BY MADELEINE TEAHAN
A CATHOLIC grandmother convicted for not paying her licence fee has said she is prepared to face jail rather than give money to the BBC.
Veronica Connolly, aged 54, was convicted last year of not having a television licence and took her case to the Court ofAppeal, claiming that the compulsory payment violated her freedom of conscience.
Mrs Connolly has expressed moral objections to paying her licence fee because she says the BBC transmits immoral messages through programmes such as Jerry Springer – The Opera, which offended Christians with its portrayal of Jesus.
Mrs Connolly has unsuccessfully taken her case to the Court ofAppeal and the High Court in London and is now expected to file her case with the European Court of Human Rights within the next month.
Mrs Connolly said: “Courts are not going to give Christians anything. But we still stand there and fight.” Elaborating on her opposition to the BBC’s output, she said: “We are seeing abortion and the morningafter pill thrown at you, euthanasia and how great it is. There’s no balance either. The immorality is presented as normal.” Mrs Connolly said that she only watches Sky and Catholic television channels. She would like to see a different system for funding the BBC, such as a BBC smart box, similar to the item that consumers must purchase to view many Sky channels or the introduction of advertisements to fund the broadcasting corporation.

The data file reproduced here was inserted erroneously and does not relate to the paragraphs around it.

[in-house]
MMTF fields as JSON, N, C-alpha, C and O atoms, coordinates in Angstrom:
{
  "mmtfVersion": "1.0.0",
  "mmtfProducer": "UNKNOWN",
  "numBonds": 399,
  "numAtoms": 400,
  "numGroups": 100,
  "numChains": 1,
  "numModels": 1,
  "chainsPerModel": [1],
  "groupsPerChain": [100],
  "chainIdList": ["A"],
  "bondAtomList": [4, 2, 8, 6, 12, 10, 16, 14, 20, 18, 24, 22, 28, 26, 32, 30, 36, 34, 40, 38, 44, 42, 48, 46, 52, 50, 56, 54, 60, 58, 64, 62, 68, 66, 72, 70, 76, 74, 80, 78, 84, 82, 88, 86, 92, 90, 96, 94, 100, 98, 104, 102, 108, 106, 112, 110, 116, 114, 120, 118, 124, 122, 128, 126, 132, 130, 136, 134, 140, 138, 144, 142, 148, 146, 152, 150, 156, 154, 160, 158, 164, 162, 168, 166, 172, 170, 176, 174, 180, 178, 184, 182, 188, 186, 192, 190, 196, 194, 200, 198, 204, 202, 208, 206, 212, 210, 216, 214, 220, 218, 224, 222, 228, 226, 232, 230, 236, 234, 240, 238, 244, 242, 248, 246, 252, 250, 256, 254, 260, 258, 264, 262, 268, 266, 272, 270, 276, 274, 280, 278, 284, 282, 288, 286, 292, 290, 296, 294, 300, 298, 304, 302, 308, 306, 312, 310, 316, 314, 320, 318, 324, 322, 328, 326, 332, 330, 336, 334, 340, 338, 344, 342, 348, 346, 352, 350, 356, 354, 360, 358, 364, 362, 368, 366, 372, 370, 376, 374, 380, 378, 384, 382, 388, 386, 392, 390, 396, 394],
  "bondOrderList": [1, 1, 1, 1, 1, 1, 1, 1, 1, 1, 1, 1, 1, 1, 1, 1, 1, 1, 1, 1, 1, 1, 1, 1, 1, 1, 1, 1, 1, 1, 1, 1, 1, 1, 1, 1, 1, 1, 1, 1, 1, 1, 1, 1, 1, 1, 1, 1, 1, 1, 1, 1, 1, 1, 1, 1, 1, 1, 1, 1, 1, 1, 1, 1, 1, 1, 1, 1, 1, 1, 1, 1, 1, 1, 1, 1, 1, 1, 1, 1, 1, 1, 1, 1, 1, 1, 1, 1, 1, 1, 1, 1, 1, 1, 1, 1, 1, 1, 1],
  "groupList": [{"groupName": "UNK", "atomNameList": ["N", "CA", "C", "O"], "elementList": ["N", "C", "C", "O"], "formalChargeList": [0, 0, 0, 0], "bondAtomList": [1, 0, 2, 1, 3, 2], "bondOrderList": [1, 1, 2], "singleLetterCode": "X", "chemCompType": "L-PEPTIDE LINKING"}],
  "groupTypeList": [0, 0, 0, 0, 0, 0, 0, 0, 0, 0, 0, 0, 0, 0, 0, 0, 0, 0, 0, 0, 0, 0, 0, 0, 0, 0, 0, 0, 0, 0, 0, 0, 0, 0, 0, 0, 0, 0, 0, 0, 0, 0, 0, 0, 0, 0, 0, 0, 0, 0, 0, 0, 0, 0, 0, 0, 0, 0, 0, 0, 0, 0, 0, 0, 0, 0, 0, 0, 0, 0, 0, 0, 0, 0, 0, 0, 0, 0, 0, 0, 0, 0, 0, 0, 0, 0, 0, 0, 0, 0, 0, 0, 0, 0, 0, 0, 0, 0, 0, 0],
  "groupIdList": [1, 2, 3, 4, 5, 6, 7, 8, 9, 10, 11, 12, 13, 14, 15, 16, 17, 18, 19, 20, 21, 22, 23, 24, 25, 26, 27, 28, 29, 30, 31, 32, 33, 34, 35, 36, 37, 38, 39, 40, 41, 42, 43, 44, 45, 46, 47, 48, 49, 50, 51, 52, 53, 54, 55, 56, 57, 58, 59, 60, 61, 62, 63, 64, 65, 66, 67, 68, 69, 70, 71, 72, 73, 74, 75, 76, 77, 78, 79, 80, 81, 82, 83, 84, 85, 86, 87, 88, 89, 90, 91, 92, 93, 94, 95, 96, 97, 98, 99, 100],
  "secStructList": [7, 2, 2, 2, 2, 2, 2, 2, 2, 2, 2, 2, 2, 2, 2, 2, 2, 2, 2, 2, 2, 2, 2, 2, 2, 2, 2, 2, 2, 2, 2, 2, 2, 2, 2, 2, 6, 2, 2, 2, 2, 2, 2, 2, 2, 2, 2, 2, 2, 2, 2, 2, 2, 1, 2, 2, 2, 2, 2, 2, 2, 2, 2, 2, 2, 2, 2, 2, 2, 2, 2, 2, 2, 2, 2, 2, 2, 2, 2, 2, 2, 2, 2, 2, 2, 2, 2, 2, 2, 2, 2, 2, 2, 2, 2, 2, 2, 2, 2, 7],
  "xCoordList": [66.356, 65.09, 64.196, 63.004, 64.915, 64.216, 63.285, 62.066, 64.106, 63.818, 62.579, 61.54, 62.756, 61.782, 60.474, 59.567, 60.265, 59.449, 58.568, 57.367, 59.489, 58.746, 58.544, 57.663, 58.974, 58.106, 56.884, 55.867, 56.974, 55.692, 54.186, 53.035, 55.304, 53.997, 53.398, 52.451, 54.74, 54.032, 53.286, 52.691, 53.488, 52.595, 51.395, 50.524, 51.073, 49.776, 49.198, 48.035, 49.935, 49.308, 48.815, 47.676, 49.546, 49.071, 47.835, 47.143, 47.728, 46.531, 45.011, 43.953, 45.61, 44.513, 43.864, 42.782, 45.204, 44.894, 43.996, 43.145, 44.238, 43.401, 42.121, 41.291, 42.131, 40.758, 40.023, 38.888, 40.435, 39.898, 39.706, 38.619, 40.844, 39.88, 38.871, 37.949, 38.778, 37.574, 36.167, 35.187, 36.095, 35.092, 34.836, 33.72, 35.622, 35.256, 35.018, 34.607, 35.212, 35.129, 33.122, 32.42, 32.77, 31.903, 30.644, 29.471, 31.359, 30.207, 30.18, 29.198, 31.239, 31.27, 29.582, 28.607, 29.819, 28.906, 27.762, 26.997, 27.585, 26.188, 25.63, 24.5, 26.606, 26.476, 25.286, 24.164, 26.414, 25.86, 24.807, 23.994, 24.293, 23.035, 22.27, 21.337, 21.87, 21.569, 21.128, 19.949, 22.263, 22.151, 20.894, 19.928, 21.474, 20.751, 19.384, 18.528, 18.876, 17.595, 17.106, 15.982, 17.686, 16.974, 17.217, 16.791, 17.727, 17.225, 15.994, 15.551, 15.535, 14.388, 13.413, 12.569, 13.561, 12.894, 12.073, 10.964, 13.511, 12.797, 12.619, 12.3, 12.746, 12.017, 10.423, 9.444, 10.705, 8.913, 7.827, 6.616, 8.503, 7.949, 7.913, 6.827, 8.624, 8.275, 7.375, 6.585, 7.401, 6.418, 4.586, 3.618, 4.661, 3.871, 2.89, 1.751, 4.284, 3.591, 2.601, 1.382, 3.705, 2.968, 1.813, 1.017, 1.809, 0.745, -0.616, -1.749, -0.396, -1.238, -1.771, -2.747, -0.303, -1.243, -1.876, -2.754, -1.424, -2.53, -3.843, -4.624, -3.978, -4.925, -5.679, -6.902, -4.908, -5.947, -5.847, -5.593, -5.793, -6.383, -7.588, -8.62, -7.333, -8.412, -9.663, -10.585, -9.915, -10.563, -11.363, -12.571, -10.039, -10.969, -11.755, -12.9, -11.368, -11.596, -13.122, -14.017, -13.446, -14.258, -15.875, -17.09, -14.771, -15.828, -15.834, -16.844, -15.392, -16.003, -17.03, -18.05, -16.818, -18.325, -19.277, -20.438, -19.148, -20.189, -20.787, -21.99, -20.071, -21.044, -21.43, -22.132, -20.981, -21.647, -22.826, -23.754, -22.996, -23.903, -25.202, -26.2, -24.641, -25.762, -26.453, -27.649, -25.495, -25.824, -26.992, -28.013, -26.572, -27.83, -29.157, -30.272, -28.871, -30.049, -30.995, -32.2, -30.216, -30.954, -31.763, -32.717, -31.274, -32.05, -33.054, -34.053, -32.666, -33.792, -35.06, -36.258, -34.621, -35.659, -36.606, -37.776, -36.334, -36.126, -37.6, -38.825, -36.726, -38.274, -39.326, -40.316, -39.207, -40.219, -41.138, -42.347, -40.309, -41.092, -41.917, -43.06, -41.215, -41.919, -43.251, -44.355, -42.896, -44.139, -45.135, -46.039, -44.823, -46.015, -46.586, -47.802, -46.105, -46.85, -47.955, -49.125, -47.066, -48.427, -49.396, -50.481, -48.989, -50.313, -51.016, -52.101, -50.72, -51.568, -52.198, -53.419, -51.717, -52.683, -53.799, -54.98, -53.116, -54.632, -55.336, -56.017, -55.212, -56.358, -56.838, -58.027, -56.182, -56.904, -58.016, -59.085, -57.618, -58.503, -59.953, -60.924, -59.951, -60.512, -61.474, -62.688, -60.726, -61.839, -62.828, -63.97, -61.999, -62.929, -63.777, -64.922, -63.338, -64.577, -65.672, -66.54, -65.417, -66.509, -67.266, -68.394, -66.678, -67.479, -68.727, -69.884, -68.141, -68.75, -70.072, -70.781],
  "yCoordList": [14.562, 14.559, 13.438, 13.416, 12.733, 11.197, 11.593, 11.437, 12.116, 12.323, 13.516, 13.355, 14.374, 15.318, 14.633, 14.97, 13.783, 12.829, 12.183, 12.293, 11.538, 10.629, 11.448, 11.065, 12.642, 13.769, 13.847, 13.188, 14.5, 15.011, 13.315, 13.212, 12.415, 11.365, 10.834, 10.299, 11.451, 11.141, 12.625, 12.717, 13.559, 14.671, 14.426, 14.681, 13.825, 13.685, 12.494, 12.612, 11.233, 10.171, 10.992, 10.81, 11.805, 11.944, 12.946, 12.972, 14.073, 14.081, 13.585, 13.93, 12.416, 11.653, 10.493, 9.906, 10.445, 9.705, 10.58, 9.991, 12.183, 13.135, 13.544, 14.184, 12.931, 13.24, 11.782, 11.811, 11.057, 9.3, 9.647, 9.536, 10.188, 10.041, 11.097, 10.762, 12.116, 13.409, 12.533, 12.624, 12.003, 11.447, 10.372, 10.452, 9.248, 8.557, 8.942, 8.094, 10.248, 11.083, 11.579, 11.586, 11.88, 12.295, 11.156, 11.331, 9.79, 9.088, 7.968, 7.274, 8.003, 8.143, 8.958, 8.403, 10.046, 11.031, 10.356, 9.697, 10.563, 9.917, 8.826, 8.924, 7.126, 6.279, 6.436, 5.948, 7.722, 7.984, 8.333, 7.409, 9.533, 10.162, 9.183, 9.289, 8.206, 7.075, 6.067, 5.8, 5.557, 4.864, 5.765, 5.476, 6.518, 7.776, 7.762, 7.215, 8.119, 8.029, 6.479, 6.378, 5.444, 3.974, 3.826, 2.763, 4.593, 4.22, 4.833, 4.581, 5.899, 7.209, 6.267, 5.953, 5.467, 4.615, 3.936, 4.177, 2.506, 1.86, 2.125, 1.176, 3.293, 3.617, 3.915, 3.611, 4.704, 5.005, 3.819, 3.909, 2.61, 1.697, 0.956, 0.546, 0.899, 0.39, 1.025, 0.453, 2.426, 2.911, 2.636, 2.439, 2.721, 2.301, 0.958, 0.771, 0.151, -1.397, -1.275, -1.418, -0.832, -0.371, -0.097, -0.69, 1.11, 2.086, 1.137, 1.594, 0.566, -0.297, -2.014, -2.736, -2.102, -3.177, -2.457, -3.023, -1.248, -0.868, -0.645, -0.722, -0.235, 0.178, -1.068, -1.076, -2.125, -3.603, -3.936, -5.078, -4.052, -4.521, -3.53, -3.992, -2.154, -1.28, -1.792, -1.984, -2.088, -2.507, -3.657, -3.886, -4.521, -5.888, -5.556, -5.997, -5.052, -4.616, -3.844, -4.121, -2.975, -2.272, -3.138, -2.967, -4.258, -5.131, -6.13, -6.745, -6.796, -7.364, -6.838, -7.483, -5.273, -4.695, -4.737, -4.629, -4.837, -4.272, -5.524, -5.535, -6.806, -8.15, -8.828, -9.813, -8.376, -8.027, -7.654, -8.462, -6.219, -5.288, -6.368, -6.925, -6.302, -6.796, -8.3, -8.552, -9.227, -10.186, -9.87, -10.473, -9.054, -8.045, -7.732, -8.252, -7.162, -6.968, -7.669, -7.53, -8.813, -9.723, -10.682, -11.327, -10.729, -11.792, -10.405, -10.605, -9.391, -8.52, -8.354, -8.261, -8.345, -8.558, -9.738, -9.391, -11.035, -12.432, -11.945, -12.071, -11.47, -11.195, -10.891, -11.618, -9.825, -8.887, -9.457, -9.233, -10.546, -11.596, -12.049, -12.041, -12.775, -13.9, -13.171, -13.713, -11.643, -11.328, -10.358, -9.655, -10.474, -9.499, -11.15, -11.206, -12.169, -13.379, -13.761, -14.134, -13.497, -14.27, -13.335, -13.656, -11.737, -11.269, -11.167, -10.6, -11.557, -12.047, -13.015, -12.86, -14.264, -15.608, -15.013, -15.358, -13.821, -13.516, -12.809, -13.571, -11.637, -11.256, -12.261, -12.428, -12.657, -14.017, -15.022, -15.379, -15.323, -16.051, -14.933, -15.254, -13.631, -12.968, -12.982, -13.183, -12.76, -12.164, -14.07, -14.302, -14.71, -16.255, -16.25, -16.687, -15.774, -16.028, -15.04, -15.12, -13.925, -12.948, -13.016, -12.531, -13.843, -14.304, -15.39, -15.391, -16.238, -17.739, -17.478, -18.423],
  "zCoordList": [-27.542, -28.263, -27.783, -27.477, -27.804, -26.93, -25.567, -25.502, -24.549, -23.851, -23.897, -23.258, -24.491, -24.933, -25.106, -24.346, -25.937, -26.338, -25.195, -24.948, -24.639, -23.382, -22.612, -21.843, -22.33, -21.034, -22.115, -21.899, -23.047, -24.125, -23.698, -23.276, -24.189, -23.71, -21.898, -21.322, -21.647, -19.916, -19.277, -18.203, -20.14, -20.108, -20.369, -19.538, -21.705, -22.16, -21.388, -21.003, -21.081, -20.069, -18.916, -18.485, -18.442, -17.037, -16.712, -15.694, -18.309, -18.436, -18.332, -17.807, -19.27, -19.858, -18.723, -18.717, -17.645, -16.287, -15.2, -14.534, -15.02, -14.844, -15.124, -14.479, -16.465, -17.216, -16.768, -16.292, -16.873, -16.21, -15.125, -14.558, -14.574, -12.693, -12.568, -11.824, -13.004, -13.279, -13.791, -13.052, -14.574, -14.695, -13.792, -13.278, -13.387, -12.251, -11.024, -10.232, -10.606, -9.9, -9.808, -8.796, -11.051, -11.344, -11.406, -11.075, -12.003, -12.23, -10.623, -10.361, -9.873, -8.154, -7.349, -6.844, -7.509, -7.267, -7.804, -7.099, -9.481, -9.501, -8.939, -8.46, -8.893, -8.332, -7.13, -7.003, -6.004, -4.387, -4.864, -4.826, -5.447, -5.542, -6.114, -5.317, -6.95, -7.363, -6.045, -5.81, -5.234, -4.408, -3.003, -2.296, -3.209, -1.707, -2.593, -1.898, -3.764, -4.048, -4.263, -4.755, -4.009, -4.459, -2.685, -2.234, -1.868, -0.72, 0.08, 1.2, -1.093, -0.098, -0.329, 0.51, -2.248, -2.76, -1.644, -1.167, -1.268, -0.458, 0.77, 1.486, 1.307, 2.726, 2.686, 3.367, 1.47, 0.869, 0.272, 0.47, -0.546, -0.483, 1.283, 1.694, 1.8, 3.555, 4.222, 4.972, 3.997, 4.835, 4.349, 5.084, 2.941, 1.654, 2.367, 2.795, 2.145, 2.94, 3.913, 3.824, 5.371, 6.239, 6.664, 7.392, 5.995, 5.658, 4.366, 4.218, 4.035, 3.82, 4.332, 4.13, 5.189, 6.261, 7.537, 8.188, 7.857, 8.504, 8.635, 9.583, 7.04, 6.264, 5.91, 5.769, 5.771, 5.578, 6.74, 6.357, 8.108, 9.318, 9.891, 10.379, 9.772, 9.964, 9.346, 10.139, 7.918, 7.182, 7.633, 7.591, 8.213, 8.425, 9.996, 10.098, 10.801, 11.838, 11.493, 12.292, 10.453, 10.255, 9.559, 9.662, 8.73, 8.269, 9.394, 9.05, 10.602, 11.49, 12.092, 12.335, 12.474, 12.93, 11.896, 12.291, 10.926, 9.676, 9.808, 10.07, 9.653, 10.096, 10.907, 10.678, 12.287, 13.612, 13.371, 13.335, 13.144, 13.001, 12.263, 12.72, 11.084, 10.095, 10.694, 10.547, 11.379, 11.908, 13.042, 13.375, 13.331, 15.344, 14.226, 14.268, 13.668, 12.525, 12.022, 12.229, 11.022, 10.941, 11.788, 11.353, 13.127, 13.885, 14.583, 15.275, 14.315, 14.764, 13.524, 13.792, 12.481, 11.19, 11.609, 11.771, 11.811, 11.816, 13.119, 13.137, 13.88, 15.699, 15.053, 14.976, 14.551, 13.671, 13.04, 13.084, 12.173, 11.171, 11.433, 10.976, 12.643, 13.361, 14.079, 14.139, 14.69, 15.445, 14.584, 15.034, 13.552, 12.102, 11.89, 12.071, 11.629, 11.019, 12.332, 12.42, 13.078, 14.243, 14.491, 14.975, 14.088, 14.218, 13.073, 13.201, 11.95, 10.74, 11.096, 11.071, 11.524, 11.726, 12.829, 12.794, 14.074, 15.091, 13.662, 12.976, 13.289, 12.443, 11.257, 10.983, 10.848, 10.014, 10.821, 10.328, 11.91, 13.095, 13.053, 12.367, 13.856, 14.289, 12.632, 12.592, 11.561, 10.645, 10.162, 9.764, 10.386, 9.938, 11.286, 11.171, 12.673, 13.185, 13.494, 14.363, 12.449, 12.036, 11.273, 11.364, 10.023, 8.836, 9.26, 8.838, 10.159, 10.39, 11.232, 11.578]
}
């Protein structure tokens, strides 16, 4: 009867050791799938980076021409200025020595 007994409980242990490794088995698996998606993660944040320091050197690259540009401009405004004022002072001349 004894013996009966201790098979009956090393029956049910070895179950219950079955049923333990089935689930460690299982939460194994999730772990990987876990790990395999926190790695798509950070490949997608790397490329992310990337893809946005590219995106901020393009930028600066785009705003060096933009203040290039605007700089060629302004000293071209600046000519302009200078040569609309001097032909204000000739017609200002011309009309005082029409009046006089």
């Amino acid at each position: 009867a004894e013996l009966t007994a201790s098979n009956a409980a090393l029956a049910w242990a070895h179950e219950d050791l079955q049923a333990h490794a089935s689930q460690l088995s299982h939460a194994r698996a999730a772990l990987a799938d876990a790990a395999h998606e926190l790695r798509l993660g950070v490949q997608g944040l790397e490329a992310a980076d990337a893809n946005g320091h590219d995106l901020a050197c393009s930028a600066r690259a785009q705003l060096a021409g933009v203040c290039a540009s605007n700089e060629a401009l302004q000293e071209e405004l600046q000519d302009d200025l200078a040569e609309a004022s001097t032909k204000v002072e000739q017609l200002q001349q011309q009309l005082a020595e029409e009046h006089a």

The legal argument behind Mrs Connolly’s case is based upon Article 9 of the European Convention on Human Rights (ECHR), which protects freedom of religion and conscience.
Her supporters have drawn a comparison with the ECHR ruling in 1990 known as Darby v Sweden. In that case, the court ruled that the compulsory payment of the Swedish church tax violated the conscience of the atheist in question because he was being forced to fund a body that he did not support.